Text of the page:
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Green is always in the eye of the beholder, but hydrogen-powered fuel cells are regarded by many experts as the cleanest alternative to the internal combustion engine for powering automobiles. Fuel cells, which electrochemically convert chemical energy to electricity, don't produce the byproducts of combustion such as nitrogen oxides and ozone. And when hydrogen is the fuel, the only exhaust from the tailpipe is water.

The mass production of fuel cell-powered vehicles would change the face of transportation, and would have a huge impact on reducing both the emissions implicated in global climate change and those that cause local smog.

This GM fuel cell research center in Honeoye Falls, NY, has been developing stacks and associated control technology since 1999.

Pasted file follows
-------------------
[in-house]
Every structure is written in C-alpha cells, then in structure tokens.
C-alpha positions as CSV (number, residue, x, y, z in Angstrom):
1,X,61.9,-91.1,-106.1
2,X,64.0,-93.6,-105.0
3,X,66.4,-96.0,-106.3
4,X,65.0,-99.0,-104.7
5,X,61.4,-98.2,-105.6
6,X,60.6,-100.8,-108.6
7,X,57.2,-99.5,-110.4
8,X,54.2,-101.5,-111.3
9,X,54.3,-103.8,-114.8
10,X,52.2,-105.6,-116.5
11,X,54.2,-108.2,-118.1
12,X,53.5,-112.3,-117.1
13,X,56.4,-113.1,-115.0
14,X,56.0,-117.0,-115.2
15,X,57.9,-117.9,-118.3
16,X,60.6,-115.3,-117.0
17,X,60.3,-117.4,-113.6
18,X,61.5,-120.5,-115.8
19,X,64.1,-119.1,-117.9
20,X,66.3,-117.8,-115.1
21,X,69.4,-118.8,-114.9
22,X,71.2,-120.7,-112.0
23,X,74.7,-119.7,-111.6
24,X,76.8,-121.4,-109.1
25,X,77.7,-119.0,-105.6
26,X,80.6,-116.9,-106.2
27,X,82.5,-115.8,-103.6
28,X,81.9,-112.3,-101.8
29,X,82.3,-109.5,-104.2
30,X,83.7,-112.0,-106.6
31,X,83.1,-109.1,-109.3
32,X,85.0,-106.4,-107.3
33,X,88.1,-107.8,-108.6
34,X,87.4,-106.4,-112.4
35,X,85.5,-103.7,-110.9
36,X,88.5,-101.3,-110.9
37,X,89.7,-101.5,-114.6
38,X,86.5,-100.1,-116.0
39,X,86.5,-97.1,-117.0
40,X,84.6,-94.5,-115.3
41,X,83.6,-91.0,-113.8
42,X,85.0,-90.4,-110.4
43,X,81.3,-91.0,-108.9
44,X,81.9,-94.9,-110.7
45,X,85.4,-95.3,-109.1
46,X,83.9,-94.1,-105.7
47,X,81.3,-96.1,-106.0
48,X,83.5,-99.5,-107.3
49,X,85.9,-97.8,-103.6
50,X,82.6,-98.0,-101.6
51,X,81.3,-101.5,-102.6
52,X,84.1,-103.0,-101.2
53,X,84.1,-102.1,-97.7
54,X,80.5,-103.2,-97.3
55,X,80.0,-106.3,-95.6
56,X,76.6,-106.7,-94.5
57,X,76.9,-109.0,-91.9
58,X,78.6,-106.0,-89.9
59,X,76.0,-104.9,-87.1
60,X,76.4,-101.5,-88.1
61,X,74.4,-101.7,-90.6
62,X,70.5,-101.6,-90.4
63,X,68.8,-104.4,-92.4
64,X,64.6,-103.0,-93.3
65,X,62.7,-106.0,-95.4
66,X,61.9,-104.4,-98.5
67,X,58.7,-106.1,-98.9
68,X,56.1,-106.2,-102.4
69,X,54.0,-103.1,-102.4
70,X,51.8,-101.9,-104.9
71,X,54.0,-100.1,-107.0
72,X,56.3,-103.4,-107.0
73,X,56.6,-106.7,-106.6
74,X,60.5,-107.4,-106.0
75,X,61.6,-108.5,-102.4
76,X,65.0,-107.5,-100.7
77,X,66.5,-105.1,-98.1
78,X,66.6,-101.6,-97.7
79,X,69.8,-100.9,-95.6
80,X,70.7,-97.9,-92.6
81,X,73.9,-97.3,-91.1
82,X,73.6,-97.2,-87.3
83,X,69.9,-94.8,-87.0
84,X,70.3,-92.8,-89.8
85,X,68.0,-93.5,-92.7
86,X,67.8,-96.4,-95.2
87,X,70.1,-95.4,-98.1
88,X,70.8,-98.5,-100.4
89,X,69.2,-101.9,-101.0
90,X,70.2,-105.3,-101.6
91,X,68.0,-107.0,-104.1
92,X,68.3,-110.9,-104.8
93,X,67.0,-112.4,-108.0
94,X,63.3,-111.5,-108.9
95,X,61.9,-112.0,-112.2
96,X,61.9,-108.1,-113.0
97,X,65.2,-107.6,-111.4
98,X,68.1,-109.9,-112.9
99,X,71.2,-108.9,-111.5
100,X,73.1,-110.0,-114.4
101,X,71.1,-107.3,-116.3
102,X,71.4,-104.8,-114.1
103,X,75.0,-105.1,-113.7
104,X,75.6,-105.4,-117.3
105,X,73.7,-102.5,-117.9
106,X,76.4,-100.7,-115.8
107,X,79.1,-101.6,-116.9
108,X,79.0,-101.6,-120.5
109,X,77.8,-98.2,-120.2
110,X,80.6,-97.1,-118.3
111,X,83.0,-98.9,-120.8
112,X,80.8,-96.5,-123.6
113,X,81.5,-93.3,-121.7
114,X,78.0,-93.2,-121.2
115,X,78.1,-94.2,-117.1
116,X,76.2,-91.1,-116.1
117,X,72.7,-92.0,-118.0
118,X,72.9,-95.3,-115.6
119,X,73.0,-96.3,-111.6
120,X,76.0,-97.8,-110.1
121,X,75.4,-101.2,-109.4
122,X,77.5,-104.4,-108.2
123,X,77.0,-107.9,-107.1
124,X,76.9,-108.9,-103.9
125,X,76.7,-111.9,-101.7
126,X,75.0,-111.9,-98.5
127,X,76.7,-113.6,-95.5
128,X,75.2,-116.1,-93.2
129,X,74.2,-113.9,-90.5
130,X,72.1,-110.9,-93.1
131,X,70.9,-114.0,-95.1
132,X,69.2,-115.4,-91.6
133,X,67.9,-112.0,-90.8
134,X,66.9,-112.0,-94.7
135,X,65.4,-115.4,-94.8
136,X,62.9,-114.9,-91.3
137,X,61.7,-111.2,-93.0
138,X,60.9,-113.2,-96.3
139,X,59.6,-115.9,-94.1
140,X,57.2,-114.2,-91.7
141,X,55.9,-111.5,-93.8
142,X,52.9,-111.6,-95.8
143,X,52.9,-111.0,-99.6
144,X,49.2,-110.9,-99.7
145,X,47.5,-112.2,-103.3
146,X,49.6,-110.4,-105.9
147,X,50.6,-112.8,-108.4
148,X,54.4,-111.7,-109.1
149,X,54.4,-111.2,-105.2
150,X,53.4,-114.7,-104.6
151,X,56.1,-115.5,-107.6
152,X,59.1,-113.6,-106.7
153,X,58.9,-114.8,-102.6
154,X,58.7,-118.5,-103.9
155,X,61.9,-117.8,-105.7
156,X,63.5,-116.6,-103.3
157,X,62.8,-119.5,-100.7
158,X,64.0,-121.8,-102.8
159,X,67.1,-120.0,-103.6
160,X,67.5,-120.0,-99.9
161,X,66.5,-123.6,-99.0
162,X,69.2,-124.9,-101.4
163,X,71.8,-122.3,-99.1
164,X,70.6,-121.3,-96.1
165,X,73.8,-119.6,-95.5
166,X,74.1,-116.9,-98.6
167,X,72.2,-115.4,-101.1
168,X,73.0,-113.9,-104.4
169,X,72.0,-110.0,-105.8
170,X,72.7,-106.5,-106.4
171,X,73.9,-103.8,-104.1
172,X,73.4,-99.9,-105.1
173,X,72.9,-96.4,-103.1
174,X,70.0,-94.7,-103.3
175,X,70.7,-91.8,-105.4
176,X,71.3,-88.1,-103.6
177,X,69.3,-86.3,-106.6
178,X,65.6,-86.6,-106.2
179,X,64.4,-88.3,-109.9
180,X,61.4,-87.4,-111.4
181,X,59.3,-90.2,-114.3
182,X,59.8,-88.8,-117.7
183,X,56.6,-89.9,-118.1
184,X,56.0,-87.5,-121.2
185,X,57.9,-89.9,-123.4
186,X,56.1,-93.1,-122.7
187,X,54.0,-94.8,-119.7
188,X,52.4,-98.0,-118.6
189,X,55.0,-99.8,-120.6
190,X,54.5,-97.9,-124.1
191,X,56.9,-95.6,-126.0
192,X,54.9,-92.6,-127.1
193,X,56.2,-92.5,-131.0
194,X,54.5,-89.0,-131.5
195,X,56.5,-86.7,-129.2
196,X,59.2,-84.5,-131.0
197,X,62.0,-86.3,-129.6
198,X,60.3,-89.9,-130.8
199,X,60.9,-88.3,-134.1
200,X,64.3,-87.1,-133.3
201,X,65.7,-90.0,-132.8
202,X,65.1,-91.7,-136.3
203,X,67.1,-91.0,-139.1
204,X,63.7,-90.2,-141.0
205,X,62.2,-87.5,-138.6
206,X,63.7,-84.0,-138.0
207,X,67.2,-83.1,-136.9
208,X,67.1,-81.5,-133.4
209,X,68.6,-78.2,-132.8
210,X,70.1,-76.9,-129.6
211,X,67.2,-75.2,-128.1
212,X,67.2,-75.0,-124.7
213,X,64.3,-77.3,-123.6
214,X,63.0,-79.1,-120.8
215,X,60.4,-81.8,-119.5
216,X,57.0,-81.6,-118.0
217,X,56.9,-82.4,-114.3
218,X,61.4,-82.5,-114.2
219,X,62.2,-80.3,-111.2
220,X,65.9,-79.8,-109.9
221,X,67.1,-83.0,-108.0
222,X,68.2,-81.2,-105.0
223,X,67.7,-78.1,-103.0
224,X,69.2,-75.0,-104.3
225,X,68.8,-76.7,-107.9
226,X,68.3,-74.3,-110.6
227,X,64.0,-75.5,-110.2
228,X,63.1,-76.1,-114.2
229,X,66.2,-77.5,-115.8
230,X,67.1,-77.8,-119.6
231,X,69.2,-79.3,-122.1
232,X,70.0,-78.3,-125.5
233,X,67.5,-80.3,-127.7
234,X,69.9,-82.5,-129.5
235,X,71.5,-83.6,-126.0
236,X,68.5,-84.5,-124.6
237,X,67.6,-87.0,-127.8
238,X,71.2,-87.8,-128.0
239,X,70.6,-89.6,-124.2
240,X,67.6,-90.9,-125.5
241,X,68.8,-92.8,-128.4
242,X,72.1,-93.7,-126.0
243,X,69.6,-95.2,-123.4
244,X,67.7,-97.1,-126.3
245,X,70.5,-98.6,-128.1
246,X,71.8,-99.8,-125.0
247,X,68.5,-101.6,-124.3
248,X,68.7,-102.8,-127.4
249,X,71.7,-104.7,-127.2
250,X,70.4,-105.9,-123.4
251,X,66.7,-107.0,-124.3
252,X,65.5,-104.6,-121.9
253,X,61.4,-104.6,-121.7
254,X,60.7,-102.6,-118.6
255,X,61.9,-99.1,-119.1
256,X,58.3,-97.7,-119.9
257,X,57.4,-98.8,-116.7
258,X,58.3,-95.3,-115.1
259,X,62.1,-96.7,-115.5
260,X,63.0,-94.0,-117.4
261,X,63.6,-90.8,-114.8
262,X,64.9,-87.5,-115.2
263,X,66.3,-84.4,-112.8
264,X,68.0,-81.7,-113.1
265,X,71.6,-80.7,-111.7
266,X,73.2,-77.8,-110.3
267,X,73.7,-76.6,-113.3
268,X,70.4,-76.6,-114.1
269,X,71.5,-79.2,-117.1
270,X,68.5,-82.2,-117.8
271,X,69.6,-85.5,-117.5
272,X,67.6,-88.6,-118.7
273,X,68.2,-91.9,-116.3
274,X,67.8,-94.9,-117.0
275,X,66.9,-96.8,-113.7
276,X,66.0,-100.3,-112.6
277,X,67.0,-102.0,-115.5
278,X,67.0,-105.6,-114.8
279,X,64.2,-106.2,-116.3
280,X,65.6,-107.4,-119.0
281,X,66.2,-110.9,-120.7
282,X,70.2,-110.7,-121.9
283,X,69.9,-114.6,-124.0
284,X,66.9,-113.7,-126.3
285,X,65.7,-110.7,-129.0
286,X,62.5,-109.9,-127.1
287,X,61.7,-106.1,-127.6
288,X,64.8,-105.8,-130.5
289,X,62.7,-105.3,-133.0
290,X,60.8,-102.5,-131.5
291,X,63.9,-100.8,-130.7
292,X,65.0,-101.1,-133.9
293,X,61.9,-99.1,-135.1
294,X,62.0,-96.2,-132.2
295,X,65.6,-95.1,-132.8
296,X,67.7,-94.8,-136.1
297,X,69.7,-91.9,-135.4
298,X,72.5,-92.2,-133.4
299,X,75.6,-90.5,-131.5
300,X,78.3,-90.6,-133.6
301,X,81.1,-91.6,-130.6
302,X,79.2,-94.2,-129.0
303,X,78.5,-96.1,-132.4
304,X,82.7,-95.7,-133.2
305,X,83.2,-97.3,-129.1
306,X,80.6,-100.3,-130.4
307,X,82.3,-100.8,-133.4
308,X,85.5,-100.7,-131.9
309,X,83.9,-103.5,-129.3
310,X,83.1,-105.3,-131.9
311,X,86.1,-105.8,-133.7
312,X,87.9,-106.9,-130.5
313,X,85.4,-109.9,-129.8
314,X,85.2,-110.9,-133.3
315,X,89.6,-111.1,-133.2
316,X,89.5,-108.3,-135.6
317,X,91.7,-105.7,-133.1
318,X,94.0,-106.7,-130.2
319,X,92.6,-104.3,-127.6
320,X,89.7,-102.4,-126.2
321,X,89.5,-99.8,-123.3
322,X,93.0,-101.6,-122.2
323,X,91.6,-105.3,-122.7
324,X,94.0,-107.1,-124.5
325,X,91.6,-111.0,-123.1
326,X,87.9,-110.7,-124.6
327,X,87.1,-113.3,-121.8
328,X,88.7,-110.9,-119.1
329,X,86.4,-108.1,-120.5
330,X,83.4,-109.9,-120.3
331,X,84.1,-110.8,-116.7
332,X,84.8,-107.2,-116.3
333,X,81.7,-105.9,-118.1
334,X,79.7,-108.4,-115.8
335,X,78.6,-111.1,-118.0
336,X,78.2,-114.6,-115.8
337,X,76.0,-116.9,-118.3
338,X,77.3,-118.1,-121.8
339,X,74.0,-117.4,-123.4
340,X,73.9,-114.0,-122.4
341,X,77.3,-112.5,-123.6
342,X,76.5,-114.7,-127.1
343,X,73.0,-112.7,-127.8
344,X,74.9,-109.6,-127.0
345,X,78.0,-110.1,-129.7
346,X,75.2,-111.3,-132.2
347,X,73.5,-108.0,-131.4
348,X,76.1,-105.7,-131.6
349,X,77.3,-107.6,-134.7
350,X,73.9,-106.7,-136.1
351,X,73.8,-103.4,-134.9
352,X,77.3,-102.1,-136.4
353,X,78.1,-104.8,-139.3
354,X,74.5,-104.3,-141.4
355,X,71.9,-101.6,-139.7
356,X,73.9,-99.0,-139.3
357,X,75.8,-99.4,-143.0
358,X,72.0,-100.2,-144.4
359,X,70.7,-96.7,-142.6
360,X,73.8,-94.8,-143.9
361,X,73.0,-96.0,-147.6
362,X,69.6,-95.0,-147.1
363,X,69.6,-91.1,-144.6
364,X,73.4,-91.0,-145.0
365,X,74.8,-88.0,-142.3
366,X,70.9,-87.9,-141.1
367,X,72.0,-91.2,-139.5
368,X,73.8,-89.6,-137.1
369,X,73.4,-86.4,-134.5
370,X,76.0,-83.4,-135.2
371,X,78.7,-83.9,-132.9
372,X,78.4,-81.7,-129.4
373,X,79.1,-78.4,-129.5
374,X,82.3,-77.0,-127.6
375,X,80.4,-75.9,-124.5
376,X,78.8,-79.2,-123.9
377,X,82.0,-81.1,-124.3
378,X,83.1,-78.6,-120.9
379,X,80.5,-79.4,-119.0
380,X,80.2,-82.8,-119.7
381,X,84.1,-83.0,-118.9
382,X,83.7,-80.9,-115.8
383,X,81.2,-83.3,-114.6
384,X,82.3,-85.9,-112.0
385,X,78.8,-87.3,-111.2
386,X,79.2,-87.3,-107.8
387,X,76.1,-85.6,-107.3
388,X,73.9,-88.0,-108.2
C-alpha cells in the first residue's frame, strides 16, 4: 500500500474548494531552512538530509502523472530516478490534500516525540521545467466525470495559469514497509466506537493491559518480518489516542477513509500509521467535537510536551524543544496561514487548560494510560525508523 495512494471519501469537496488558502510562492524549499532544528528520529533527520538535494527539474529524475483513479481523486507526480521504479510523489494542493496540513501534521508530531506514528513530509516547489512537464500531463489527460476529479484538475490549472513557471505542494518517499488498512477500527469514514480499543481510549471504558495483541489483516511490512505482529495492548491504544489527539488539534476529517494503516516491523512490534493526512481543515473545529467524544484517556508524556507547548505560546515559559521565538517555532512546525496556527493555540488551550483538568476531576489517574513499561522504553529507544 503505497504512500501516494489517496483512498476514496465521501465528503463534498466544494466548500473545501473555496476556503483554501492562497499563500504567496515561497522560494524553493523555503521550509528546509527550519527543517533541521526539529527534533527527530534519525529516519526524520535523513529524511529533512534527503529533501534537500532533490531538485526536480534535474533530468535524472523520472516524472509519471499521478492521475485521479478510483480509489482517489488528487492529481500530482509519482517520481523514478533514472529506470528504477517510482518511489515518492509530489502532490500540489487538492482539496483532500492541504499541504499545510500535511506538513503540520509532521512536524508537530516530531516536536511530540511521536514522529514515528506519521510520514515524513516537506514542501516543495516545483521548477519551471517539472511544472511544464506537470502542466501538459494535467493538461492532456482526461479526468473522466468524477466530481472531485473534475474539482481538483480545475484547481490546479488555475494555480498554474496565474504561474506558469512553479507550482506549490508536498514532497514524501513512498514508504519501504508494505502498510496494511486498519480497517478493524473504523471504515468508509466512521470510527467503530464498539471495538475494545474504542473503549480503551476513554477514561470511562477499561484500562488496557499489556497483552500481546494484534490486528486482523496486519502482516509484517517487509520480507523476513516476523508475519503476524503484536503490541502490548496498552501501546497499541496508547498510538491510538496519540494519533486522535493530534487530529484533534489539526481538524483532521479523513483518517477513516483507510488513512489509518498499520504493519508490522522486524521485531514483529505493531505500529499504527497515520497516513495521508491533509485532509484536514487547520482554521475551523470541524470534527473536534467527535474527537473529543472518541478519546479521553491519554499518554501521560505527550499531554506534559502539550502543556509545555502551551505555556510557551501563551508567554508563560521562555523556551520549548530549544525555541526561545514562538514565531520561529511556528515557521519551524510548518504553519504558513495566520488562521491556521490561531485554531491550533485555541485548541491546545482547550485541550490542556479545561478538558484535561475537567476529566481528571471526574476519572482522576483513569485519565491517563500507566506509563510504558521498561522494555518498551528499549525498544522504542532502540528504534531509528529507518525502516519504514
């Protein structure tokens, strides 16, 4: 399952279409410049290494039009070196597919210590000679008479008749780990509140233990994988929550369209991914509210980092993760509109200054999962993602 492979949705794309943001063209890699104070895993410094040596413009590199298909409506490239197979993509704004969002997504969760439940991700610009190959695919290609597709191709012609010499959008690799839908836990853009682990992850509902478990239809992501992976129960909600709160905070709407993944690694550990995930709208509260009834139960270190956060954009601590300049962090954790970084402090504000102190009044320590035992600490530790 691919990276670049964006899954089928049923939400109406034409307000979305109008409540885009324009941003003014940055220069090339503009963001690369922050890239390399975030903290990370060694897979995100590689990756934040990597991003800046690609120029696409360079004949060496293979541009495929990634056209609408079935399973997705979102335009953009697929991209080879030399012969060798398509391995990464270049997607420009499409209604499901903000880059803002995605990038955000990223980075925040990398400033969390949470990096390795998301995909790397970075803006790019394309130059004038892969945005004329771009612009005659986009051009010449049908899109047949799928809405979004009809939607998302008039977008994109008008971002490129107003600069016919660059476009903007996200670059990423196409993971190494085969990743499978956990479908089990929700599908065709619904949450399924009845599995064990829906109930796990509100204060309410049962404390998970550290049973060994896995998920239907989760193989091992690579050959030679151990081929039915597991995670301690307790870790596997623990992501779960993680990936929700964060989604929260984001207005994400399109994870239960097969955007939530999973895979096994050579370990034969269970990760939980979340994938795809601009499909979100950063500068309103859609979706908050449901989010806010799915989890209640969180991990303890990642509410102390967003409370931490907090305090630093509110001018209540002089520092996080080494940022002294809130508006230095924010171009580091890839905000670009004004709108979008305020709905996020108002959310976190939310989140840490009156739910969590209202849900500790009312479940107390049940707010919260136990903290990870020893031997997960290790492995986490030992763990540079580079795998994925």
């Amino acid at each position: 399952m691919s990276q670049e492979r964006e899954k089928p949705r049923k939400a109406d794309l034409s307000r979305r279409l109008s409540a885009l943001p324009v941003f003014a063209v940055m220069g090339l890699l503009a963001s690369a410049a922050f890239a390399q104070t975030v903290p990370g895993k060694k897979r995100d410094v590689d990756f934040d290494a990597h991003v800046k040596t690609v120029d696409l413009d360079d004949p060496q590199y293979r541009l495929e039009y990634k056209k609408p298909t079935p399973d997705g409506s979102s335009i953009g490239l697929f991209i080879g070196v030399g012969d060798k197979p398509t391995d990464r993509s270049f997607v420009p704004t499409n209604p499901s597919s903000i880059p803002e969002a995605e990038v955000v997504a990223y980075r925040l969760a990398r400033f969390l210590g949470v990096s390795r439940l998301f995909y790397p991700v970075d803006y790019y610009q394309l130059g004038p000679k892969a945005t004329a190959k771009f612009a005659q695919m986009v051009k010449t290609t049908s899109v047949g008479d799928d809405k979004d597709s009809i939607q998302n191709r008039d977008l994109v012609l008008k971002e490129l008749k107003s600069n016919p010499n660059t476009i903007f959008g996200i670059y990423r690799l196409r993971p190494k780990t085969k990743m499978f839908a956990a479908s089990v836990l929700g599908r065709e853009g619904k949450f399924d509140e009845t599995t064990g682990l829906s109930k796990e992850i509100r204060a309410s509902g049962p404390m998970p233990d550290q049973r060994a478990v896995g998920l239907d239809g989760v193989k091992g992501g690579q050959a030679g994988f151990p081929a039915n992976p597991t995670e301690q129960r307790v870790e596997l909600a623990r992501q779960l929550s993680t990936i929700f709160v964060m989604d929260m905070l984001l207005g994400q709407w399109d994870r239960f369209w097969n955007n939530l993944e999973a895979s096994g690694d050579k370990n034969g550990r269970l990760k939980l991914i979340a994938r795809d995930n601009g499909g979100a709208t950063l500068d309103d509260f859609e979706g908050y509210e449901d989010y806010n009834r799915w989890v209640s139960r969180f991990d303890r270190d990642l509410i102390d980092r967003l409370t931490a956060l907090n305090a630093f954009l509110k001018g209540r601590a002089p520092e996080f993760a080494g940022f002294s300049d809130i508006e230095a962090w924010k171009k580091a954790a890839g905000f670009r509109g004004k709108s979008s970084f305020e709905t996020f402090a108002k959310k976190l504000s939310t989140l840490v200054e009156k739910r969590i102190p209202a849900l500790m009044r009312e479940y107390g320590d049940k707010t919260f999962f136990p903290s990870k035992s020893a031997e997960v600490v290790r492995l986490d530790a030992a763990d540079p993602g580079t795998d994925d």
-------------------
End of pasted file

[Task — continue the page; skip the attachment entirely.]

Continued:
That's the promise of fuel cell technology. But that promise has long been at odds with reality.

Fuel cells have been used for some time in niche, stationary applications. But in spite of decades of research, fuel cell vehicles have never been able to compete with hybrid vehicles or even battery electrics, let alone standard cars. The fuel cells have been too expensive for the mass market and have not been durable enough for ordinary drivers.

Those drawbacks, however, may not apply much longer. An explosion of research is leading scientists to innovative fuels, materials, and cell designs that are vastly improving the efficiency and reducing the cost of fuel-cell systems. Within a few years, fuel cells may finally come into their own and live up to their potential as a game-changing technology.

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August 2013

by Mark Crawford,